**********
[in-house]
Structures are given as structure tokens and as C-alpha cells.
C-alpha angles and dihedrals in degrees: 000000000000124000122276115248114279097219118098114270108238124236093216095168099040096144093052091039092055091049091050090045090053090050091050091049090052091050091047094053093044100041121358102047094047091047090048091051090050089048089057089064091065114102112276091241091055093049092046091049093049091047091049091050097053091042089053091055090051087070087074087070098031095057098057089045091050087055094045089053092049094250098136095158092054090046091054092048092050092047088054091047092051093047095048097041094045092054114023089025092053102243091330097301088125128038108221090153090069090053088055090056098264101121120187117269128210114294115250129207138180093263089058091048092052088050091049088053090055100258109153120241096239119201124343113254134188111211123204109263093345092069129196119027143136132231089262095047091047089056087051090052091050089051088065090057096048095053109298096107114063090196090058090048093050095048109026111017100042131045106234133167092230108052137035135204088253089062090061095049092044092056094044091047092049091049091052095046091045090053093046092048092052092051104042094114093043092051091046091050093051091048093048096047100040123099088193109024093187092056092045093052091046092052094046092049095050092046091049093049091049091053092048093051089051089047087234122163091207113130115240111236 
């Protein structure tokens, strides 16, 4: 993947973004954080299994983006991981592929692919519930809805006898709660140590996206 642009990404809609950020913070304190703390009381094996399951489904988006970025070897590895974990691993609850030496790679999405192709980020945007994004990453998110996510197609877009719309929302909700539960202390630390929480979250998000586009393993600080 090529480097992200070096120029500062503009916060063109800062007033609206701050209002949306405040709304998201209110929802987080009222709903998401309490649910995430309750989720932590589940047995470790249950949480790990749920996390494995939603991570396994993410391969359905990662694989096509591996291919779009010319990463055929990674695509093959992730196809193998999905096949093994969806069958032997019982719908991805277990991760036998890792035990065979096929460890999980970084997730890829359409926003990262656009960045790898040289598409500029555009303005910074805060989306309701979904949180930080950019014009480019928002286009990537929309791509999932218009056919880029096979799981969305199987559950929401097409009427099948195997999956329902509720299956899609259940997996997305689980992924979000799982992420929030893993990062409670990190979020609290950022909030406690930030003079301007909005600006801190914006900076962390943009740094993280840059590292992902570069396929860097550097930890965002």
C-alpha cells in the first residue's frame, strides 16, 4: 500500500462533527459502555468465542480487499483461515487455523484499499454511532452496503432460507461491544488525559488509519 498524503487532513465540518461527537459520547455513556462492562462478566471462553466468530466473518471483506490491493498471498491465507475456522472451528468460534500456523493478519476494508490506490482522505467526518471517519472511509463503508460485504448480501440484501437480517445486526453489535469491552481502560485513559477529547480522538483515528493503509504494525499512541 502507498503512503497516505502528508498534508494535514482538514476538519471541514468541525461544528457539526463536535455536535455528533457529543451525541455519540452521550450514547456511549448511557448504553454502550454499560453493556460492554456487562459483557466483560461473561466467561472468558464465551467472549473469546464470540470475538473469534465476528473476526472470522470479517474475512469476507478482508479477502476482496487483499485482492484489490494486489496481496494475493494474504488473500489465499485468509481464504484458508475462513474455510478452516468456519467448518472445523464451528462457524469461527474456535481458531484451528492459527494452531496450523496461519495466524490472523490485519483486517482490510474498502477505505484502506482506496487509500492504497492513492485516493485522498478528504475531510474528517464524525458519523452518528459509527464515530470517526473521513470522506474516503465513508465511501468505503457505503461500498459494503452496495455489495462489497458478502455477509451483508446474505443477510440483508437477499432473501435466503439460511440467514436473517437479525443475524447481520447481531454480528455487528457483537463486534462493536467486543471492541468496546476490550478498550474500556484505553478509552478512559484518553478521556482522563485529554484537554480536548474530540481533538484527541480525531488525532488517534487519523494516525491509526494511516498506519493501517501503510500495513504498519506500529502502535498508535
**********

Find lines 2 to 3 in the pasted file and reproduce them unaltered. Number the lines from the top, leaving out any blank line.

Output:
Structures are given as structure tokens and as C-alpha cells.
C-alpha angles and dihedrals in degrees: 000000000000124000122276115248114279097219118098114270108238124236093216095168099040096144093052091039092055091049091050090045090053090050091050091049090052091050091047094053093044100041121358102047094047091047090048091051090050089048089057089064091065114102112276091241091055093049092046091049093049091047091049091050097053091042089053091055090051087070087074087070098031095057098057089045091050087055094045089053092049094250098136095158092054090046091054092048092050092047088054091047092051093047095048097041094045092054114023089025092053102243091330097301088125128038108221090153090069090053088055090056098264101121120187117269128210114294115250129207138180093263089058091048092052088050091049088053090055100258109153120241096239119201124343113254134188111211123204109263093345092069129196119027143136132231089262095047091047089056087051090052091050089051088065090057096048095053109298096107114063090196090058090048093050095048109026111017100042131045106234133167092230108052137035135204088253089062090061095049092044092056094044091047092049091049091052095046091045090053093046092048092052092051104042094114093043092051091046091050093051091048093048096047100040123099088193109024093187092056092045093052091046092052094046092049095050092046091049093049091049091053092048093051089051089047087234122163091207113130115240111236 